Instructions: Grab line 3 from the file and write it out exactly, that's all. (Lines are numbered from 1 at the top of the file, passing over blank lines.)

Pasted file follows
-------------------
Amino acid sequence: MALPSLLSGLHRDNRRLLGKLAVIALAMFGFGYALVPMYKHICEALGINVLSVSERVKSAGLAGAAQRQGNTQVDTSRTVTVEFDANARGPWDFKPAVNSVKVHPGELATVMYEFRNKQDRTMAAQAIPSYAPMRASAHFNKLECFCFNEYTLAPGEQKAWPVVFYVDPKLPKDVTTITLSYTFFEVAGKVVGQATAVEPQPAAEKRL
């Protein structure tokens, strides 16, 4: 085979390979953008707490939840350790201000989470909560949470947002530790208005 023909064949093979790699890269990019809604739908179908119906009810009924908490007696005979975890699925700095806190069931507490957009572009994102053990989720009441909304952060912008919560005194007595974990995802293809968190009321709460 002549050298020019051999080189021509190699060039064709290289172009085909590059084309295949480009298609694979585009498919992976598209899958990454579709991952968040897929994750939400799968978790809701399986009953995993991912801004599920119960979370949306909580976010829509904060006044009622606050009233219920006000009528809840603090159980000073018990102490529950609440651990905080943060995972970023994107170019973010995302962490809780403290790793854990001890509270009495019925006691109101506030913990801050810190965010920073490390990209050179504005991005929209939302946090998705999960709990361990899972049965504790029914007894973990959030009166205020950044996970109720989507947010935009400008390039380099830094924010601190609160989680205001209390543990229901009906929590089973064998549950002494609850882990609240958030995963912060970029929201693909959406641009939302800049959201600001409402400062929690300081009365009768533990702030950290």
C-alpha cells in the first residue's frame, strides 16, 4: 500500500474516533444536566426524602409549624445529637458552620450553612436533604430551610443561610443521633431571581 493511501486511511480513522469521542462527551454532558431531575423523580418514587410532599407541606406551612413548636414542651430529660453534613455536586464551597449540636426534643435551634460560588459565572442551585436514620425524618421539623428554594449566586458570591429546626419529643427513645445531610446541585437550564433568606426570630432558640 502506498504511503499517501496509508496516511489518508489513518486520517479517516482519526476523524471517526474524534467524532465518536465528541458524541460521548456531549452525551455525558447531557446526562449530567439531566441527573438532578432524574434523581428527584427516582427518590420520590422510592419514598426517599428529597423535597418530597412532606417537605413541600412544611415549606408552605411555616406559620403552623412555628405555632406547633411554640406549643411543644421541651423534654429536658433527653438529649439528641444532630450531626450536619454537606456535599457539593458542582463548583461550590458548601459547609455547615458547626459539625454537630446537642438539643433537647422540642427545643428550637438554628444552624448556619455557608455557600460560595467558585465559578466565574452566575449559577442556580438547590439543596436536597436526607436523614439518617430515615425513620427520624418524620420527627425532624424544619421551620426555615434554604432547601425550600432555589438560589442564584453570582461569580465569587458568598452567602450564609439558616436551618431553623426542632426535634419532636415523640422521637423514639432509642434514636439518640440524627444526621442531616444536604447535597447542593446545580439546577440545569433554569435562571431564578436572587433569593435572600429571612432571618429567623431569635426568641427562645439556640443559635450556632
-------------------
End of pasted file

C-alpha cells in the first residue's frame, strides 16, 4: 500500500474516533444536566426524602409549624445529637458552620450553612436533604430551610443561610443521633431571581 493511501486511511480513522469521542462527551454532558431531575423523580418514587410532599407541606406551612413548636414542651430529660453534613455536586464551597449540636426534643435551634460560588459565572442551585436514620425524618421539623428554594449566586458570591429546626419529643427513645445531610446541585437550564433568606426570630432558640 502506498504511503499517501496509508496516511489518508489513518486520517479517516482519526476523524471517526474524534467524532465518536465528541458524541460521548456531549452525551455525558447531557446526562449530567439531566441527573438532578432524574434523581428527584427516582427518590420520590422510592419514598426517599428529597423535597418530597412532606417537605413541600412544611415549606408552605411555616406559620403552623412555628405555632406547633411554640406549643411543644421541651423534654429536658433527653438529649439528641444532630450531626450536619454537606456535599457539593458542582463548583461550590458548601459547609455547615458547626459539625454537630446537642438539643433537647422540642427545643428550637438554628444552624448556619455557608455557600460560595467558585465559578466565574452566575449559577442556580438547590439543596436536597436526607436523614439518617430515615425513620427520624418524620420527627425532624424544619421551620426555615434554604432547601425550600432555589438560589442564584453570582461569580465569587458568598452567602450564609439558616436551618431553623426542632426535634419532636415523640422521637423514639432509642434514636439518640440524627444526621442531616444536604447535597447542593446545580439546577440545569433554569435562571431564578436572587433569593435572600429571612432571618429567623431569635426568641427562645439556640443559635450556632